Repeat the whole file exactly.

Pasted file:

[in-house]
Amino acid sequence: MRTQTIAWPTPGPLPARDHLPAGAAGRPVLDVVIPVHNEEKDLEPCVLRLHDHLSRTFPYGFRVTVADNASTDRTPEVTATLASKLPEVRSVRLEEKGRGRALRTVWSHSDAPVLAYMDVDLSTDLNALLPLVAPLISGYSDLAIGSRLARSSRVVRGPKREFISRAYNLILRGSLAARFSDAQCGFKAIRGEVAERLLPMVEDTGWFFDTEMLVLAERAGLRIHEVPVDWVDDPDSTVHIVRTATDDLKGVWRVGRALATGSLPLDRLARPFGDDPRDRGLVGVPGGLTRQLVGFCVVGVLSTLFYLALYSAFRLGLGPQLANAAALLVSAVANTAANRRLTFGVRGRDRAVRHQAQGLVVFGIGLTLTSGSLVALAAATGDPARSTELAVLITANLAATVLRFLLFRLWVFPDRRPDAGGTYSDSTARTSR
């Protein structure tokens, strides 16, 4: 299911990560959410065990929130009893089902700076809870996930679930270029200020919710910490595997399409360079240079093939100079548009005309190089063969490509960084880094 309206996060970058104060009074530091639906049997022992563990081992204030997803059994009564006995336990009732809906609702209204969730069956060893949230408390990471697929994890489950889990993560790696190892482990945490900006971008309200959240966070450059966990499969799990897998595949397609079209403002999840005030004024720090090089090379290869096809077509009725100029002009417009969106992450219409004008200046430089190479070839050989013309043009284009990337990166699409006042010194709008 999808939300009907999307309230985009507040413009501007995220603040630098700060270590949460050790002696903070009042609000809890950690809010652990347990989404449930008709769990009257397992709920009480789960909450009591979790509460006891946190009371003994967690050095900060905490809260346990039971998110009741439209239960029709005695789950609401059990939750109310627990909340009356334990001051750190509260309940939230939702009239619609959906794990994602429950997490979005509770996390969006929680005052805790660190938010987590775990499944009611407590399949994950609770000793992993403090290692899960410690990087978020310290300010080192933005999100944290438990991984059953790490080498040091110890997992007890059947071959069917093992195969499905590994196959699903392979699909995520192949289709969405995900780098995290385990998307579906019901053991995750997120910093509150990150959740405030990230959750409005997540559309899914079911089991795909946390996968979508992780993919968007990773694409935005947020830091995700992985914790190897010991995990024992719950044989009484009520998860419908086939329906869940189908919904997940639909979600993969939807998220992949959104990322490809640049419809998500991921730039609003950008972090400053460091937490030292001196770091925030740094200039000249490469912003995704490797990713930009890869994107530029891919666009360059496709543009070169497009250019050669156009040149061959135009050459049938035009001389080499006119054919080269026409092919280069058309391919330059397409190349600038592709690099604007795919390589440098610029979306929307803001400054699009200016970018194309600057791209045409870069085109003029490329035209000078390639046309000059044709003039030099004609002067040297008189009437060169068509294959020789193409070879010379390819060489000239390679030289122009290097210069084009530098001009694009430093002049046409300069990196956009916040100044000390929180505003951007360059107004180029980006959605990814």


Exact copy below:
[in-house]
Amino acid sequence: MRTQTIAWPTPGPLPARDHLPAGAAGRPVLDVVIPVHNEEKDLEPCVLRLHDHLSRTFPYGFRVTVADNASTDRTPEVTATLASKLPEVRSVRLEEKGRGRALRTVWSHSDAPVLAYMDVDLSTDLNALLPLVAPLISGYSDLAIGSRLARSSRVVRGPKREFISRAYNLILRGSLAARFSDAQCGFKAIRGEVAERLLPMVEDTGWFFDTEMLVLAERAGLRIHEVPVDWVDDPDSTVHIVRTATDDLKGVWRVGRALATGSLPLDRLARPFGDDPRDRGLVGVPGGLTRQLVGFCVVGVLSTLFYLALYSAFRLGLGPQLANAAALLVSAVANTAANRRLTFGVRGRDRAVRHQAQGLVVFGIGLTLTSGSLVALAAATGDPARSTELAVLITANLAATVLRFLLFRLWVFPDRRPDAGGTYSDSTARTSR
């Protein structure tokens, strides 16, 4: 299911990560959410065990929130009893089902700076809870996930679930270029200020919710910490595997399409360079240079093939100079548009005309190089063969490509960084880094 309206996060970058104060009074530091639906049997022992563990081992204030997803059994009564006995336990009732809906609702209204969730069956060893949230408390990471697929994890489950889990993560790696190892482990945490900006971008309200959240966070450059966990499969799990897998595949397609079209403002999840005030004024720090090089090379290869096809077509009725100029002009417009969106992450219409004008200046430089190479070839050989013309043009284009990337990166699409006042010194709008 999808939300009907999307309230985009507040413009501007995220603040630098700060270590949460050790002696903070009042609000809890950690809010652990347990989404449930008709769990009257397992709920009480789960909450009591979790509460006891946190009371003994967690050095900060905490809260346990039971998110009741439209239960029709005695789950609401059990939750109310627990909340009356334990001051750190509260309940939230939702009239619609959906794990994602429950997490979005509770996390969006929680005052805790660190938010987590775990499944009611407590399949994950609770000793992993403090290692899960410690990087978020310290300010080192933005999100944290438990991984059953790490080498040091110890997992007890059947071959069917093992195969499905590994196959699903392979699909995520192949289709969405995900780098995290385990998307579906019901053991995750997120910093509150990150959740405030990230959750409005997540559309899914079911089991795909946390996968979508992780993919968007990773694409935005947020830091995700992985914790190897010991995990024992719950044989009484009520998860419908086939329906869940189908919904997940639909979600993969939807998220992949959104990322490809640049419809998500991921730039609003950008972090400053460091937490030292001196770091925030740094200039000249490469912003995704490797990713930009890869994107530029891919666009360059496709543009070169497009250019050669156009040149061959135009050459049938035009001389080499006119054919080269026409092919280069058309391919330059397409190349600038592709690099604007795919390589440098610029979306929307803001400054699009200016970018194309600057791209045409870069085109003029490329035209000078390639046309000059044709003039030099004609002067040297008189009437060169068509294959020789193409070879010379390819060489000239390679030289122009290097210069084009530098001009694009430093002049046409300069990196956009916040100044000390929180505003951007360059107004180029980006959605990814």